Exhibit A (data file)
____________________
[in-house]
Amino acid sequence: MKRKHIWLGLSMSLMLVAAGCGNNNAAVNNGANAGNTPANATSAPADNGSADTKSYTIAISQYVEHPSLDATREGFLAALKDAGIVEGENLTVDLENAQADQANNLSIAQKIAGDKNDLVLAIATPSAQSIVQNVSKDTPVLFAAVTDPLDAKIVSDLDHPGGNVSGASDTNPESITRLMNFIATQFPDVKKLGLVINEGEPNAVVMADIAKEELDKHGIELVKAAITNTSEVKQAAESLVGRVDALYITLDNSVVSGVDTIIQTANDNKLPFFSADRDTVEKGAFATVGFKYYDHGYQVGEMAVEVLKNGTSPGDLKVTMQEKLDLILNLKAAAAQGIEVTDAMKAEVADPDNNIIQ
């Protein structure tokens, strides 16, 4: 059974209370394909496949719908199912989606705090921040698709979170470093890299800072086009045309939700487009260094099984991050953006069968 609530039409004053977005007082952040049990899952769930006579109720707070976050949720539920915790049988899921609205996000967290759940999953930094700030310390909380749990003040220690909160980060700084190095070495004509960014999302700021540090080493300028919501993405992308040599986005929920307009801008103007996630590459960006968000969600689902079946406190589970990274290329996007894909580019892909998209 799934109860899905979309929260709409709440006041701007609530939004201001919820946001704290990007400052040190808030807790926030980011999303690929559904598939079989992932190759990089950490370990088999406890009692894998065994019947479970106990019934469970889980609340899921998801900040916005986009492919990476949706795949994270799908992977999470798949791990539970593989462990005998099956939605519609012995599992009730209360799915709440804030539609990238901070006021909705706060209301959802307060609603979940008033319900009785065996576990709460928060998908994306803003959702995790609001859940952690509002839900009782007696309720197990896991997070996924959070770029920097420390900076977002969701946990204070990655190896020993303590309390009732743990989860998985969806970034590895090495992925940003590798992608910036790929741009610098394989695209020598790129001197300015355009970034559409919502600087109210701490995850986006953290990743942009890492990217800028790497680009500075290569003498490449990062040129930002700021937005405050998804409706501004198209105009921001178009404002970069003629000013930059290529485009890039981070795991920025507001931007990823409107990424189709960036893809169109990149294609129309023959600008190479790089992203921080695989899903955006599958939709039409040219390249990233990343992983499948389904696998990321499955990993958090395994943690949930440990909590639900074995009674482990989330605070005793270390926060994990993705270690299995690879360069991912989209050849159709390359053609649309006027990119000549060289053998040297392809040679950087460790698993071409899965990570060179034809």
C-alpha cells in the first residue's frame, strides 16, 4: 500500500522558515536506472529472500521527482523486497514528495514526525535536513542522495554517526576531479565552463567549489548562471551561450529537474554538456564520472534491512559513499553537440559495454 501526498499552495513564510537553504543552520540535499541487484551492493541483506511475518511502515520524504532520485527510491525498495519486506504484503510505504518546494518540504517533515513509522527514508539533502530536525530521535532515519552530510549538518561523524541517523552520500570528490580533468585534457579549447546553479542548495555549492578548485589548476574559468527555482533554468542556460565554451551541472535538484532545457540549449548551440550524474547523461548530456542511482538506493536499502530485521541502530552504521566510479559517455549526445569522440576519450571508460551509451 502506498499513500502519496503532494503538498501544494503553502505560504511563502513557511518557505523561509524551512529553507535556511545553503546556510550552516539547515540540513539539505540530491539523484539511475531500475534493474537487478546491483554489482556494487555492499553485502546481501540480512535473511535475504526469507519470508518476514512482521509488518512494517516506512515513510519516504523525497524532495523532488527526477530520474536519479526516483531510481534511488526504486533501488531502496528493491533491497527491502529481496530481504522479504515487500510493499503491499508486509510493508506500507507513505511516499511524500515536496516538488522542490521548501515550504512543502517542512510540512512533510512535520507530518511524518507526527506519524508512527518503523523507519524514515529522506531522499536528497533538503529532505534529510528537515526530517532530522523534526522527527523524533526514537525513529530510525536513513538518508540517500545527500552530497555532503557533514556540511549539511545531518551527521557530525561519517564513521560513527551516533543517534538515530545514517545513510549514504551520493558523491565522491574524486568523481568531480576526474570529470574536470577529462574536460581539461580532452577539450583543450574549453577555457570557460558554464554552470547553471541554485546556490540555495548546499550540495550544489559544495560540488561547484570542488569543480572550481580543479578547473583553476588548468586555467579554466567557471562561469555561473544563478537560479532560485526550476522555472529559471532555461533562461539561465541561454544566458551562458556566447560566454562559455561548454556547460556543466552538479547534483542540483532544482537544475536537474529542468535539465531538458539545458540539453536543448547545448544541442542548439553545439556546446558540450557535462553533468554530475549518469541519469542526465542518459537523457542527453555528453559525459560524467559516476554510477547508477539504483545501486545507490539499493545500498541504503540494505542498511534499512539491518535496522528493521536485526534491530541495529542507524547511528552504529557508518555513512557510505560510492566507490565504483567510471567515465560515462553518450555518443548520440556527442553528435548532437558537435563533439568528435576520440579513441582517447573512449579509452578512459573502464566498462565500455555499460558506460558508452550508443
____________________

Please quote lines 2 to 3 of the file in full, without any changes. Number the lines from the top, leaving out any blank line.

Amino acid sequence: MKRKHIWLGLSMSLMLVAAGCGNNNAAVNNGANAGNTPANATSAPADNGSADTKSYTIAISQYVEHPSLDATREGFLAALKDAGIVEGENLTVDLENAQADQANNLSIAQKIAGDKNDLVLAIATPSAQSIVQNVSKDTPVLFAAVTDPLDAKIVSDLDHPGGNVSGASDTNPESITRLMNFIATQFPDVKKLGLVINEGEPNAVVMADIAKEELDKHGIELVKAAITNTSEVKQAAESLVGRVDALYITLDNSVVSGVDTIIQTANDNKLPFFSADRDTVEKGAFATVGFKYYDHGYQVGEMAVEVLKNGTSPGDLKVTMQEKLDLILNLKAAAAQGIEVTDAMKAEVADPDNNIIQ
């Protein structure tokens, strides 16, 4: 059974209370394909496949719908199912989606705090921040698709979170470093890299800072086009045309939700487009260094099984991050953006069968 609530039409004053977005007082952040049990899952769930006579109720707070976050949720539920915790049988899921609205996000967290759940999953930094700030310390909380749990003040220690909160980060700084190095070495004509960014999302700021540090080493300028919501993405992308040599986005929920307009801008103007996630590459960006968000969600689902079946406190589970990274290329996007894909580019892909998209 799934109860899905979309929260709409709440006041701007609530939004201001919820946001704290990007400052040190808030807790926030980011999303690929559904598939079989992932190759990089950490370990088999406890009692894998065994019947479970106990019934469970889980609340899921998801900040916005986009492919990476949706795949994270799908992977999470798949791990539970593989462990005998099956939605519609012995599992009730209360799915709440804030539609990238901070006021909705706060209301959802307060609603979940008033319900009785065996576990709460928060998908994306803003959702995790609001859940952690509002839900009782007696309720197990896991997070996924959070770029920097420390900076977002969701946990204070990655190896020993303590309390009732743990989860998985969806970034590895090495992925940003590798992608910036790929741009610098394989695209020598790129001197300015355009970034559409919502600087109210701490995850986006953290990743942009890492990217800028790497680009500075290569003498490449990062040129930002700021937005405050998804409706501004198209105009921001178009404002970069003629000013930059290529485009890039981070795991920025507001931007990823409107990424189709960036893809169109990149294609129309023959600008190479790089992203921080695989899903955006599958939709039409040219390249990233990343992983499948389904696998990321499955990993958090395994943690949930440990909590639900074995009674482990989330605070005793270390926060994990993705270690299995690879360069991912989209050849159709390359053609649309006027990119000549060289053998040297392809040679950087460790698993071409899965990570060179034809």